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Legalization of marijuana is a hot-button issue for 2020 Democrats.
Considered inconceivable or at best a fringe position a little more than a decade ago, federal legalization of marijuana is becoming increasingly likely if the Democrats recapture the White House in the 2020 election. At least, that’s the way most of the top 2020 Democratic candidates are making it seem on the campaign trail.
In 2013, polling found for the first time that a majority of Americans favored marijuana legalization. Support has only become broader in the years since. In 2018, a Gallup poll found two-thirds of Americans support legalization, marking the third year in a row positive sentiment increased. It was also the second straight year Gallup found a slim majority of Republicans also support legalization. Per the Pew Research Center, 75 percent of independents who lean Democratic want to see weed legalized.
So, including marijuana legalization as a plank for any 2020 Democratic presidential platform would appear to be a no-brainer. Here’s where the Democratic 2020 candidates stand on the issue.
2020 Candidates: Where Democrats stand on weed
On the last day of February, Booker reintroduced legislation to legalize marijuana and expunge the criminal records of those who were charged for possession.
The bill would also allow those currently serving time to petition for re-sentencing, and would make them eligible for job training once released. He first tried to introduce a version of the bill, along with Rep. Barbara Lee, in 2017.
In 2015, Booker introduced the first Senate bill that would have downgraded marijuana from Schedule I to Schedule II designation, which, while less severe than Schedule I, would still have marijuana aligned with cocaine and fentanyl. The year before, in 2014, Booker added an amendment to a spending bill that would have blocked the Justice Department and DEA from undermining the new state laws legalizing recreational and medical marijuana.
As with several issues, the positions of the junior senator from New York have evolved since her more conservative days as a representative in the House from upstate New York. Whereas Gillibrand once voted against protecting New York medical marijuana laws from federal interference, she is now a reliable advocate for marijuana legalization, expressing support for and co-sponsoring Cory Booker’s Marijuana Justice Act—as do several other 2020 Democratic candidates.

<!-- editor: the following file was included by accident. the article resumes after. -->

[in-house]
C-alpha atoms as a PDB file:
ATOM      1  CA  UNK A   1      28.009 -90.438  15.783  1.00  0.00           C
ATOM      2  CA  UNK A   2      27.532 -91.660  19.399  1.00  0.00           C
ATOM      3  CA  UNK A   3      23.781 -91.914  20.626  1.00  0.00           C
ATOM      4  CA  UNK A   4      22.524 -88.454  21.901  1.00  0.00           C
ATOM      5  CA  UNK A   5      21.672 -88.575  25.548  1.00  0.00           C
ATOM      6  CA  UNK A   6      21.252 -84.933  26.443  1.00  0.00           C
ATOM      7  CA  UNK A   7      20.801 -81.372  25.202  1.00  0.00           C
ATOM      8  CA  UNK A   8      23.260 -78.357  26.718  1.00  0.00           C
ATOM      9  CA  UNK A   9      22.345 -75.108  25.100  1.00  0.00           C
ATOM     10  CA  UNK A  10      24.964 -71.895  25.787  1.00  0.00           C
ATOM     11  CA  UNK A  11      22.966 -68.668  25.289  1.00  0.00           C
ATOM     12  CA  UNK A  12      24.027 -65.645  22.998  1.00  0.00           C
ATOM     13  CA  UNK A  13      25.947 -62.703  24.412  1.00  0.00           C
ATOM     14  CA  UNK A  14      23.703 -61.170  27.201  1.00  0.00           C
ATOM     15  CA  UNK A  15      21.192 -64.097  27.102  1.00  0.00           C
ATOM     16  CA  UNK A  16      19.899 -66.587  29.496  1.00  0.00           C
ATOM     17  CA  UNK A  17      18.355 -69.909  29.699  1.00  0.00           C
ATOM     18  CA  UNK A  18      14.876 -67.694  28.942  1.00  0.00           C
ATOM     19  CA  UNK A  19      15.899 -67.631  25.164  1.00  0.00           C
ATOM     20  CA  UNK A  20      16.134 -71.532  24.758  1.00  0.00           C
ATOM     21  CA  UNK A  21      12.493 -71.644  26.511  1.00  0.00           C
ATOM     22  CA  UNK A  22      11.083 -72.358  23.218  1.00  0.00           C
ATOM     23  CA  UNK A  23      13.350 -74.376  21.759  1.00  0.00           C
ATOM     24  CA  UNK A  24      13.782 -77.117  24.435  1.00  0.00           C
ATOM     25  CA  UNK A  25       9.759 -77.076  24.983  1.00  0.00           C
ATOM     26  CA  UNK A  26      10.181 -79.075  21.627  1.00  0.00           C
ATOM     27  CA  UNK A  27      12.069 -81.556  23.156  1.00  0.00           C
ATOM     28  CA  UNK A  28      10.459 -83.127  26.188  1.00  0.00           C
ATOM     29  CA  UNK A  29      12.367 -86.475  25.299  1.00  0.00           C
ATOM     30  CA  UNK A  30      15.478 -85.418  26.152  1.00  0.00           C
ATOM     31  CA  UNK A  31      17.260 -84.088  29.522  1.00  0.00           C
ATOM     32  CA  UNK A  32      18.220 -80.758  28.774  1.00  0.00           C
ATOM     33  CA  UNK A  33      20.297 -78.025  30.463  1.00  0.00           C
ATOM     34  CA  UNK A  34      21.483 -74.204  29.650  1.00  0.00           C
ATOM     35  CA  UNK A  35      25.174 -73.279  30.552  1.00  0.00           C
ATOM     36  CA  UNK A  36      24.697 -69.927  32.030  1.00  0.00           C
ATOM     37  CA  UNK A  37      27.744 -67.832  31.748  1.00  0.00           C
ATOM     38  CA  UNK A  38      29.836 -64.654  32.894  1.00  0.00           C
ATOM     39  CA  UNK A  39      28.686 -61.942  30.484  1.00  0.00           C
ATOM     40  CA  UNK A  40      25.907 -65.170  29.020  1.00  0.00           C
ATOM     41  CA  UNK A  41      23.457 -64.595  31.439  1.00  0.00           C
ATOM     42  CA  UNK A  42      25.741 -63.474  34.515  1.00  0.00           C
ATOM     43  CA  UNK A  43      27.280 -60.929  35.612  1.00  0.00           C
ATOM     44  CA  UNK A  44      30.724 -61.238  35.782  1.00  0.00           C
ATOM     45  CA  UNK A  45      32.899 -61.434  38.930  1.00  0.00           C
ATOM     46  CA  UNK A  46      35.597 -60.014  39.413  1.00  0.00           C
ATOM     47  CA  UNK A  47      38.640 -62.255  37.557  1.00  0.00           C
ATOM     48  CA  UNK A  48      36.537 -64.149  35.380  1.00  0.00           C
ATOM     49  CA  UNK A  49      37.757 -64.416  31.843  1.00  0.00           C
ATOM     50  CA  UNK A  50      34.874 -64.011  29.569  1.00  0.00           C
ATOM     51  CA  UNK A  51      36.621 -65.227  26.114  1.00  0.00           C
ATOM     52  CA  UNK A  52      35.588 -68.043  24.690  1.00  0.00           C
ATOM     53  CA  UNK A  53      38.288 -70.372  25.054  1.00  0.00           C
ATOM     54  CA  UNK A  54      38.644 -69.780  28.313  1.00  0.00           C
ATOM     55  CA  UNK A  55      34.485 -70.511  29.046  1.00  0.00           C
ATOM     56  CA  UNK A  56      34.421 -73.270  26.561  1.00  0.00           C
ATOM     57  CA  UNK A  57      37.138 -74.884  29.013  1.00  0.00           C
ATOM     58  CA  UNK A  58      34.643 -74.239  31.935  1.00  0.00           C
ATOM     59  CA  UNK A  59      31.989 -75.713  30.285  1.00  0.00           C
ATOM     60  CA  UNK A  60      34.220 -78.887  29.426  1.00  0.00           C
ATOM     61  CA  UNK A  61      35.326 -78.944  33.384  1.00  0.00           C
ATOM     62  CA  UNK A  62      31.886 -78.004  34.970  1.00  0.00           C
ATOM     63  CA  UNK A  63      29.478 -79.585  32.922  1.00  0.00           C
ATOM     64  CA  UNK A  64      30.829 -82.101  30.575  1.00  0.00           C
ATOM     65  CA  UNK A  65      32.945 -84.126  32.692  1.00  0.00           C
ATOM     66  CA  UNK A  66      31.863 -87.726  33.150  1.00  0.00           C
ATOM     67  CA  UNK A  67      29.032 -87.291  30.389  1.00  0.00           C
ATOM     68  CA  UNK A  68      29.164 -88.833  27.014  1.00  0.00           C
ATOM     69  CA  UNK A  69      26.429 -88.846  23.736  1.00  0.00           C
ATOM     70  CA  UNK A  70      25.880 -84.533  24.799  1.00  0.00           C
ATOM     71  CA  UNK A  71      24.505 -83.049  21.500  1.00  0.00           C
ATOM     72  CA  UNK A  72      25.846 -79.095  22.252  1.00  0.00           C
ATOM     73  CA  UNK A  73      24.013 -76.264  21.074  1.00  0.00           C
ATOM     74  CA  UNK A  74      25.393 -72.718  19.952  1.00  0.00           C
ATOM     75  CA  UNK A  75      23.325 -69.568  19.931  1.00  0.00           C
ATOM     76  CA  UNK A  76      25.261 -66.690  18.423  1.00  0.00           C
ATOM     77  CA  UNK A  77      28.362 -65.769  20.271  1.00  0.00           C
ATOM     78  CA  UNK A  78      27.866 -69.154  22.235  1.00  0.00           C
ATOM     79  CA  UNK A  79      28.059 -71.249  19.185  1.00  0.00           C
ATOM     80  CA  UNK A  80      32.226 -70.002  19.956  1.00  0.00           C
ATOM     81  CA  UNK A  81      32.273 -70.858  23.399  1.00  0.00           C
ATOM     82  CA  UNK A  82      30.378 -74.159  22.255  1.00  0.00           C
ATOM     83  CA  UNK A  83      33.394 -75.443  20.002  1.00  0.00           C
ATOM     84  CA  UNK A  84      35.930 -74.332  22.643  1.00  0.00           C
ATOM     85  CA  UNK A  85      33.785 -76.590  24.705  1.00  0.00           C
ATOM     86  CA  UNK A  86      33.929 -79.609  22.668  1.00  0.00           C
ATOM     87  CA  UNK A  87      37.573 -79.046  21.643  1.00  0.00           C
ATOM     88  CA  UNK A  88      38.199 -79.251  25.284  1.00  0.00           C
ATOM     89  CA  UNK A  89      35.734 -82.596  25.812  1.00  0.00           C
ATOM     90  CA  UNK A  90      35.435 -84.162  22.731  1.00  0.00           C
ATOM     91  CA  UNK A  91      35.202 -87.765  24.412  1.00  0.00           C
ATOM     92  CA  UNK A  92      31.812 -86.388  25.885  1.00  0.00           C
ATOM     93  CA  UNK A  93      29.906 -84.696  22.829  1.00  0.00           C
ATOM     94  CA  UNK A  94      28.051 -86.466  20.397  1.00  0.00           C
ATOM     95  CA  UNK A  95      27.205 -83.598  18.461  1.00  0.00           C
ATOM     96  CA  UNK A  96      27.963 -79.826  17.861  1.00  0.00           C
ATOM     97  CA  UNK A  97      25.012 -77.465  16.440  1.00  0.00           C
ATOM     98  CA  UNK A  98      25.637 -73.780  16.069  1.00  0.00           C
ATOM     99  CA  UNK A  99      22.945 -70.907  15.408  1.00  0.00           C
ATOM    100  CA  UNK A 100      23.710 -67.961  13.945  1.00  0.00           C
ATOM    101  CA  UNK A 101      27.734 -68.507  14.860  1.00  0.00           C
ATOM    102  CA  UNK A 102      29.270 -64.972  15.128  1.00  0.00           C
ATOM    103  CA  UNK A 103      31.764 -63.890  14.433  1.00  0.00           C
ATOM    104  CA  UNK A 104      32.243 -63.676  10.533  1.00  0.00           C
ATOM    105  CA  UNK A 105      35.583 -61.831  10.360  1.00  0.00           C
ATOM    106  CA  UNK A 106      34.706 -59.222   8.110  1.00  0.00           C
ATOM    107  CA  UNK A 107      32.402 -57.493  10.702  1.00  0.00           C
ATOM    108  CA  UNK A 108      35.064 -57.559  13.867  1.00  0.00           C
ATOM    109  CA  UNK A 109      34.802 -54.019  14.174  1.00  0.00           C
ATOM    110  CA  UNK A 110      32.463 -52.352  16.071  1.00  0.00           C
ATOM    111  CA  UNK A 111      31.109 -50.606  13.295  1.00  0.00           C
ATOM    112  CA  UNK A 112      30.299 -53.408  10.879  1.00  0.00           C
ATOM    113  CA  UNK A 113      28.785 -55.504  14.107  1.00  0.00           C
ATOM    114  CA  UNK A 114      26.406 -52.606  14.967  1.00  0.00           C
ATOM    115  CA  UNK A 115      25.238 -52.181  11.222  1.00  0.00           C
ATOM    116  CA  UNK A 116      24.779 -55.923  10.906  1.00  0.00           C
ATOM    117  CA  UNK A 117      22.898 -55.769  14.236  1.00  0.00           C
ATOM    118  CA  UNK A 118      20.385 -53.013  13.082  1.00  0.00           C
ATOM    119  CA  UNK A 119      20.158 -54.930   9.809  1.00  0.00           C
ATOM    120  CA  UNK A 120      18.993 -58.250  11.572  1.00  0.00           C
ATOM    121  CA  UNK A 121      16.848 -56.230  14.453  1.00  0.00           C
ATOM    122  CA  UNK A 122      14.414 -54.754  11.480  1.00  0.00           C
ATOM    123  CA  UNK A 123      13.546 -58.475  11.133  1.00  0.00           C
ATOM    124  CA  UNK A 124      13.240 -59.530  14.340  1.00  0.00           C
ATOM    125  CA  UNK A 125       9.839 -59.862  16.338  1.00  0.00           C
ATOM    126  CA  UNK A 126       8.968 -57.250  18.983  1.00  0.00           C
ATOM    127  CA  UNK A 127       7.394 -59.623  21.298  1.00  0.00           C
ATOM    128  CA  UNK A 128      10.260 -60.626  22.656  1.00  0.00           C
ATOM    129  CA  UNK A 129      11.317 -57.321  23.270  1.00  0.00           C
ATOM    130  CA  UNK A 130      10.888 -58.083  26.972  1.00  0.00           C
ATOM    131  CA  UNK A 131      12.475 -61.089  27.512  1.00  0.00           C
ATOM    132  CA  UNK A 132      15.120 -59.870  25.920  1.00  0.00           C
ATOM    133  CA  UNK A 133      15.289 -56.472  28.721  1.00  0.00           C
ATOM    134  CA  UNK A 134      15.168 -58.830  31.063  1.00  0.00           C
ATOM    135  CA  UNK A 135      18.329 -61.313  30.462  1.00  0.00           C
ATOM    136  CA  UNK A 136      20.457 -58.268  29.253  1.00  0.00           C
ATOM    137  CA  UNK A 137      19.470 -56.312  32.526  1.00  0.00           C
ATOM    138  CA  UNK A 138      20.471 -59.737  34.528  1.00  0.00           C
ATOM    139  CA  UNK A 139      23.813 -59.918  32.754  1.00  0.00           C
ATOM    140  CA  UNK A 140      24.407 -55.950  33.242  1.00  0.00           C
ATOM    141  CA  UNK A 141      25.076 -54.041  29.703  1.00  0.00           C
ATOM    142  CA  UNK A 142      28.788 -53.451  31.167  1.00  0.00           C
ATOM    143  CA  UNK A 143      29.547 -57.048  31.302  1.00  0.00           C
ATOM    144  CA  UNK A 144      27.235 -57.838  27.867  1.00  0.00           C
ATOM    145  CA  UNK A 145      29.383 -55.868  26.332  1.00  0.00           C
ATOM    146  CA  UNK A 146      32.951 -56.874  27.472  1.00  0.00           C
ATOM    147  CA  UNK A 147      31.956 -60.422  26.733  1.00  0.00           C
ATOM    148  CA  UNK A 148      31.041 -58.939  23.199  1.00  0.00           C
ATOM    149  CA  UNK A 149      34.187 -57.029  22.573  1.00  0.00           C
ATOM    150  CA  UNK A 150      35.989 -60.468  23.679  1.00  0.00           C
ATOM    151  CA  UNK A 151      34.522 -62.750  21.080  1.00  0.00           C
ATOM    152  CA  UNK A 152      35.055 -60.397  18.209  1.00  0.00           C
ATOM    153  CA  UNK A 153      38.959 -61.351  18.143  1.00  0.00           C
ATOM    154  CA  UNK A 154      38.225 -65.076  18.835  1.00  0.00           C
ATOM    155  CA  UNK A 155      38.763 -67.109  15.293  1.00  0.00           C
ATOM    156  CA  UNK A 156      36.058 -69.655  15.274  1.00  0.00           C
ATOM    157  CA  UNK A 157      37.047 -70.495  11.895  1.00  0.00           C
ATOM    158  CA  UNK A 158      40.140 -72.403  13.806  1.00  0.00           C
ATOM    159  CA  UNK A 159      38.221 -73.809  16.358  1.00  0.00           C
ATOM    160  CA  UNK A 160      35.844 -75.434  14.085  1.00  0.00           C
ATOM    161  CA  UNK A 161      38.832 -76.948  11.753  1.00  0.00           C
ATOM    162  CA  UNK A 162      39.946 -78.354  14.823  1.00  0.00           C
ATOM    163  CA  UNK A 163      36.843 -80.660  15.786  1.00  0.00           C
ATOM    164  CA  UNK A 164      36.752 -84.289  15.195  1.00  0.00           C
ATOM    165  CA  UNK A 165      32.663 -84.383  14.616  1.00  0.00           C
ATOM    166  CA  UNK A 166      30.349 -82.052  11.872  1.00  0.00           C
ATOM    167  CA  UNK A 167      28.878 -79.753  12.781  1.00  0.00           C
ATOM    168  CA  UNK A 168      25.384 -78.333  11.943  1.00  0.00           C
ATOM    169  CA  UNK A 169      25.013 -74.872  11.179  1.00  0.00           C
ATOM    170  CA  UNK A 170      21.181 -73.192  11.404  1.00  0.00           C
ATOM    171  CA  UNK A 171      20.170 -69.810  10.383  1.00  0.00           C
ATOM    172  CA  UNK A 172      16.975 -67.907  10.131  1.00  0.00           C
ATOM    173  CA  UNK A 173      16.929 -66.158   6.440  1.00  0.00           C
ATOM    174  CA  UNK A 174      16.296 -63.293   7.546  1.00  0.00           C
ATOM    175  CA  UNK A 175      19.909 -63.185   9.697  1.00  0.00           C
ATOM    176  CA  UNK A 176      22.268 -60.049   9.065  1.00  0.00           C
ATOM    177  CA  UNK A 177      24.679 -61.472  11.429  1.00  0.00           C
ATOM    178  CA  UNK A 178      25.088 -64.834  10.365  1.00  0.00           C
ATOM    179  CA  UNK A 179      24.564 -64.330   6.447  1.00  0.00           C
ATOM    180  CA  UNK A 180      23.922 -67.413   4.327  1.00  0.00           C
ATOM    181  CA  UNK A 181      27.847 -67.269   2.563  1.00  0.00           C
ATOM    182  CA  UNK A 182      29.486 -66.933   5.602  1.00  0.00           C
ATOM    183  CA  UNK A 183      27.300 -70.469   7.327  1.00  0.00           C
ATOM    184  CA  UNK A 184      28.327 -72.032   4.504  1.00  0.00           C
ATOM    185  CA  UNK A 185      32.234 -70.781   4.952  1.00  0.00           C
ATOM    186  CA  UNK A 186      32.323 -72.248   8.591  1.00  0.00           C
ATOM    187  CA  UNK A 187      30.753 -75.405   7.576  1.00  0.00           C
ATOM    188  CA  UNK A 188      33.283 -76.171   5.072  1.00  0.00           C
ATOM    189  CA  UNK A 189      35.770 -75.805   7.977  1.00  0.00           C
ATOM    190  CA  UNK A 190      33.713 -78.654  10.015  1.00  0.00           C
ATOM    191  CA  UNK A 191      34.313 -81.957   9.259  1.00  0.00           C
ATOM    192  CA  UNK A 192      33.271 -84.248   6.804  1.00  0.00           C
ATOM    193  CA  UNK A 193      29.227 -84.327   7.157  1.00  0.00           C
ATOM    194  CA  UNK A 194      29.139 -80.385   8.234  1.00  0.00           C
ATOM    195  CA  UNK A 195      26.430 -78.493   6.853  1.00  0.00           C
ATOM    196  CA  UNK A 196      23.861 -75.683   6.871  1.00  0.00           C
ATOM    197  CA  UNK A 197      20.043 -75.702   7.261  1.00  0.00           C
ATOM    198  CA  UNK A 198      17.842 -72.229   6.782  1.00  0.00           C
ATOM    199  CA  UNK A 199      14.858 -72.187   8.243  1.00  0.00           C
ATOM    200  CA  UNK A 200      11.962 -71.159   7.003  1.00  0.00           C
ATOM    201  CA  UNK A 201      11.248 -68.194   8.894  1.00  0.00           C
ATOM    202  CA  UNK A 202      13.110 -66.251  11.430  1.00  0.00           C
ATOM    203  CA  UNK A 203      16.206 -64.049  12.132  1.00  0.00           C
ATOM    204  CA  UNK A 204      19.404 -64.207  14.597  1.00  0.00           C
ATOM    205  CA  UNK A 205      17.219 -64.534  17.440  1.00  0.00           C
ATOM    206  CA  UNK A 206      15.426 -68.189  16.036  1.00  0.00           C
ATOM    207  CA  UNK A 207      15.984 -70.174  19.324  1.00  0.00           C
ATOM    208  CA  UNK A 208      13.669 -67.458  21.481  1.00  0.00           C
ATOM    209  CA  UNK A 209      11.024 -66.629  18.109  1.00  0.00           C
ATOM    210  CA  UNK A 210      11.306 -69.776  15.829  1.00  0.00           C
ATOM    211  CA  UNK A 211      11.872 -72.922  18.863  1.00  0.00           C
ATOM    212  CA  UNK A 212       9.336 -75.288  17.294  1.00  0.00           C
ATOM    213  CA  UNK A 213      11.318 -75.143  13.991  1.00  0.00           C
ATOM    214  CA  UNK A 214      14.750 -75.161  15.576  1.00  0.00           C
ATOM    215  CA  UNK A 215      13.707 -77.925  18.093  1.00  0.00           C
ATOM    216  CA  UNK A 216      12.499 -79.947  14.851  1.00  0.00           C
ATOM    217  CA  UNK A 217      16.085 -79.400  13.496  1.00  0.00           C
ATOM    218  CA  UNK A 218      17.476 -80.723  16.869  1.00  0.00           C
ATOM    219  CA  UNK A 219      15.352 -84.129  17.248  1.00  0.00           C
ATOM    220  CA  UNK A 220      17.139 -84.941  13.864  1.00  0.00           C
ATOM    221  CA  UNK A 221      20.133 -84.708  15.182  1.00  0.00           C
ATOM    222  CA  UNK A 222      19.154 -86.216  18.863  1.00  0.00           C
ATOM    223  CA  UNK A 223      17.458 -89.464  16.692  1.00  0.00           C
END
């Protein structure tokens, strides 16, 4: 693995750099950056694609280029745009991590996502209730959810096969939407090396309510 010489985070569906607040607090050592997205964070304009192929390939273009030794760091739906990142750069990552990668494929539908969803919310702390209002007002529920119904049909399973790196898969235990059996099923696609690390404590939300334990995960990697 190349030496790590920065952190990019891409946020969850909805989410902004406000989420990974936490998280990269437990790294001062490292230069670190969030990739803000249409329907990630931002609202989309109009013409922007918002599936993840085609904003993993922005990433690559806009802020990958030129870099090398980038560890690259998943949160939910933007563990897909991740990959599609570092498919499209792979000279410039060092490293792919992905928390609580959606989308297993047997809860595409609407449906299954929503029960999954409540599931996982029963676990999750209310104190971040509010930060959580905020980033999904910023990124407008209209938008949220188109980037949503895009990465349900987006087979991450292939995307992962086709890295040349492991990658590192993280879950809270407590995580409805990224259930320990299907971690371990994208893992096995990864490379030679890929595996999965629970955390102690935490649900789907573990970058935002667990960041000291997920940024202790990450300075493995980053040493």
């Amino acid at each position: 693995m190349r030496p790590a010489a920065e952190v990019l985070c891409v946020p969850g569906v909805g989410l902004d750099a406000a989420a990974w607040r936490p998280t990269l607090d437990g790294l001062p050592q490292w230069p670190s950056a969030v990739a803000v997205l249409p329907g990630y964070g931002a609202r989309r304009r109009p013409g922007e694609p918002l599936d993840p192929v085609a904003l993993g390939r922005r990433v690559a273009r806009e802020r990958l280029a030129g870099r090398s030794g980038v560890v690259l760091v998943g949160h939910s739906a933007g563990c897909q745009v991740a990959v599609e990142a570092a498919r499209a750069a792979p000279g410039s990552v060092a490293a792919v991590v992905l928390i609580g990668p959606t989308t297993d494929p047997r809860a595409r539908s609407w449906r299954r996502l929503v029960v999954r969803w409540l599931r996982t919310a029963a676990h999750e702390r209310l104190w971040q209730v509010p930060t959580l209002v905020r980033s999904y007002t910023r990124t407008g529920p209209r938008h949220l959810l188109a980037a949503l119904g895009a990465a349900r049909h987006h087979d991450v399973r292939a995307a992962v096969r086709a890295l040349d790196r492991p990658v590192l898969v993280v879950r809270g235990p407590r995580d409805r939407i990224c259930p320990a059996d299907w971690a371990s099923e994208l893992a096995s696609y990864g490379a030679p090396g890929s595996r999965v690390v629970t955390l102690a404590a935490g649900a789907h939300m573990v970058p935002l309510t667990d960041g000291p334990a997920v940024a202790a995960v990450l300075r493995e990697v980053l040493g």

The Marijuana Justice Act takes steps to fix stark inequalities in our criminal justice system and protects patients who need medication. It’s a commonsense bill – and I’m proud to join @CoryBooker as a cosponsor. Americans have spoken and demanded change. It’s time to act. pic.twitter.com/1VfFbEipYJ
— Kirsten Gillibrand (@SenGillibrand) March 3, 2018
Among the 2020 Democratic candidates, Sanders was the first to openly advocate for marijuana legalization. Creating a path to legalization was a part of his 2016 presidential campaign that other prominent Democrats have since copied.
In 2015, he filed the first Senate bill intended to remove marijuana from the list of Schedule 1 controlled substances. His track record for supporting drug reform efforts goes back to his days as mayor of Burlington, Vermont in the 1980s. He boasted in a 2015 Reddit “Ask Me Anything” session, “When I was mayor of Burlington, in a city with a large population, I can tell you very few people were arrested for smoking marijuana. Our police had more important things to do.”
Sanders said in a 2015 interview with Katie Couric that he has smoked marijuana twice in his life, but claims he did not feel any effects. “I coughed a lot, he said.” It’s not my thing, but it is the thing of a whole lot of people,” he said. “And if you want to make the argument that maybe marijuana is less harmful to health than tobacco, I think you’d probably be making a correct argument. Some may disagree, but I think it’s probably true.”
Less than two weeks after launching her 2020 presidential campaign in mid-February, the senior senator from Minnesota released a statement expressing support for marijuana legalization in response to the Washington Post’s question about the issue, on which Klobuchar had been previously noncommittal. “I support the legalization of marijuana and believe that states should have the right to determine the best approach to marijuana within their borders,” reads the statement, putting Klobuchar in the company of other Democratic 2020 candidates.